BRAINS AND BEAUTY: Pan Am stewardesses in the golden age of travel

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Liz Brown A Pan Am Stewardess Serves Some First Class Guests on a Boeing 707. CANADIAN PRESSURE A Pan Am Stewardess Serves Some First Class Guests on a Boeing 707. CANADIAN PRESSURE

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A new book celebrates the undisputed feminists of the 1960s, women who used their college education, language and diplomacy skills and specialized security training every working day.

You know them as flight attendants.

Celebrated for their beauty and the widespread – but misconception – perception that they were at the forefront of the sexual revolution, the flight attendants finally got their role in Come Fly the World: The Jet-Age Story of the Women of Pan Am, a book by Julia Cook that can finally overcome the misconceptions of the time.

Yes, women were hired because they were beautiful and, yes, they lived lives of dizzying glamor and excitement, especially compared to what most women of their age and stage did in the 1960s. (When the Beatles first came to America , for example, was on a Pan Am flight.)

However, police flight attendants also did critical and sometimes dangerous work. To quote one of them, “I think of myself as someone who knows how to open the door of a 747 in the dark, upside down and in the water.”


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Cooke shows how these fearless women managed to be both the female ideals of the day and pioneers of feminism – a subtle act of juggling that gave them a card to explore the world at large and to the forefront of the massive social upheaval of the 1960s.

Their wonderful lives included parties with rich and famous and endless fantastic adventures – long before the international trip was common, these women visited the Taj Mahal, went on safari in Africa or just made the beach in Beirut.

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However, there were also balloon flights outside the danger zones, the occasional threat of hijacking and special armed forces of “R&D” flights made by American soldiers for a break from the battle in Vietnam.

Come Fly The world is a lot of fun – a lot of fun even when looking at the political landscape and issues of race, age and gender bias.

Cooke interviewed several former St Pan Pan extensively about the book. To find the job, these young women had to be between 5-feet-3 and 5-foot-9 and between 105 and 140 kilos, and under 26 when they were hired. hoped to retire by the age of 32. They had to have a college degree and also speak two languages.

There were Asian and black flight attendants, although the latter had to go to court for that to happen. Hazel Bowie, one of Pan Am’s first black flight attendants, is interviewing for the book.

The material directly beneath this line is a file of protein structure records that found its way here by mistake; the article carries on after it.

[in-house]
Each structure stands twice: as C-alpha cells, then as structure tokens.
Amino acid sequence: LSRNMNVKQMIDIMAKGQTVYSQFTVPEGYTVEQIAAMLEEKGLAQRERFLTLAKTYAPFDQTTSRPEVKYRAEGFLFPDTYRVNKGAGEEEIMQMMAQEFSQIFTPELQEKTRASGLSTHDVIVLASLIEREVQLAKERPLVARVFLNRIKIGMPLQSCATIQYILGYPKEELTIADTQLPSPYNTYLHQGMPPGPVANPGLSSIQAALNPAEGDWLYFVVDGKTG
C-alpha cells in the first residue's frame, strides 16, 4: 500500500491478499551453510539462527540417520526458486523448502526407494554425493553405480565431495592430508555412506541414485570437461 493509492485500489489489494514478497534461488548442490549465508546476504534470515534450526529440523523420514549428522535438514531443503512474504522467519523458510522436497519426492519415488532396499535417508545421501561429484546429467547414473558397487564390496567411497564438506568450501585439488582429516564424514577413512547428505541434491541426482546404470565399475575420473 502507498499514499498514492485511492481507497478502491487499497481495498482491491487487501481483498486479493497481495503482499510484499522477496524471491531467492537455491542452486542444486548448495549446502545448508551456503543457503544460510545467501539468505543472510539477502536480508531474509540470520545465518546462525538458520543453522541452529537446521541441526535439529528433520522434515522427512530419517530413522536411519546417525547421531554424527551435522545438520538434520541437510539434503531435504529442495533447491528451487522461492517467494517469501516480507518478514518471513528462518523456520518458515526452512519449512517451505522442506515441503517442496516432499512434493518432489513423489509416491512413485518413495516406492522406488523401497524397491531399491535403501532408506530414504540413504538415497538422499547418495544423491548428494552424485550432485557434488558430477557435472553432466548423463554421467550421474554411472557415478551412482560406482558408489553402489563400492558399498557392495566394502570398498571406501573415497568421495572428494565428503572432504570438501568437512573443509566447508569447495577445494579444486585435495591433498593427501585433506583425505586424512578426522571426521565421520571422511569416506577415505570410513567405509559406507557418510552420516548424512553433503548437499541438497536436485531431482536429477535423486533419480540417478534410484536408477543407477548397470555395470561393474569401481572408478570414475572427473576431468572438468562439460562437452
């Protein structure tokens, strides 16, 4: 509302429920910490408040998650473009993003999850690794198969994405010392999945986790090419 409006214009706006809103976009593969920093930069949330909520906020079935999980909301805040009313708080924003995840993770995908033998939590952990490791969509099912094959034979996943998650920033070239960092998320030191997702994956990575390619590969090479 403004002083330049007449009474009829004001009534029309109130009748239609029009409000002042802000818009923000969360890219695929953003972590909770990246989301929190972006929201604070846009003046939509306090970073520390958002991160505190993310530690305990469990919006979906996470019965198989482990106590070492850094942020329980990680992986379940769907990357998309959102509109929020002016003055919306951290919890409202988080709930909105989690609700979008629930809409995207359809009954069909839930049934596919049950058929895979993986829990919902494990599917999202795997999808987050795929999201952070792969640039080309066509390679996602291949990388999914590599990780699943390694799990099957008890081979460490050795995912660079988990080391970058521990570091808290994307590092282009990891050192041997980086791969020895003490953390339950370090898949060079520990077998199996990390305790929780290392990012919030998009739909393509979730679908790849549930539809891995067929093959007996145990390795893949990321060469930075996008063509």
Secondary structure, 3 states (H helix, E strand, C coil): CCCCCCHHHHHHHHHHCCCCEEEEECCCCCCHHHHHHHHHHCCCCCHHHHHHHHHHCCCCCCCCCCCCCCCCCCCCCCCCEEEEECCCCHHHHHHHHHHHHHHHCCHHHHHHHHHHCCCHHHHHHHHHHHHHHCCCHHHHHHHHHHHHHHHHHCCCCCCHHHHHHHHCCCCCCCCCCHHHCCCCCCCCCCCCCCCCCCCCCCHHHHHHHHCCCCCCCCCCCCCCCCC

Cooke is a culture and travel writer whose father was a former Pan Am executive. He has written about art and architecture and attended a Pan Am event several years ago to see Eero Saarinen’s TWA terminal at JFK, where the gathering took place.


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While there, he was found talking to former flight attendants all the time.

“I was impressed,” Cooke said in a recent interview. “They talked as if they were used to having a martini with presidents and CIA agents. They talked about world capitals with real power.

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“But I must admit that it surprised me -” So you know the geopolitical issues of the time and its complications? Why did it surprise me?

“Six years of research later, you understand that patriarchal stereotypes will do that. I realized that what was written did not reflect the reality of what these women experienced … I realized that I should let them guide me. “

Cooke was surprised by some of the things she discovered, especially about Pan Am’s involvement in Vietnam. Commercial airlines – including flight attendants – transported young American soldiers to war and also offered R&D flights to these men, taking them away for a few days to Tokyo, Bangkok or Hawaii.

The flight attendants saw the results of the war first hand.

And the women were there for Operation Babylift, taking part in the emergency evacuation of thousands of orphaned babies during the fall of Saigon.

These women are not the only reason to read Come Fly The World. Now that air travel has degenerated into kids in baseball caps making it an elevated space, the book offers a glimpse of the time when people dressed in airplanes ate four-course meals in the first class.

No wonder it was called the Golden Age of Travel.

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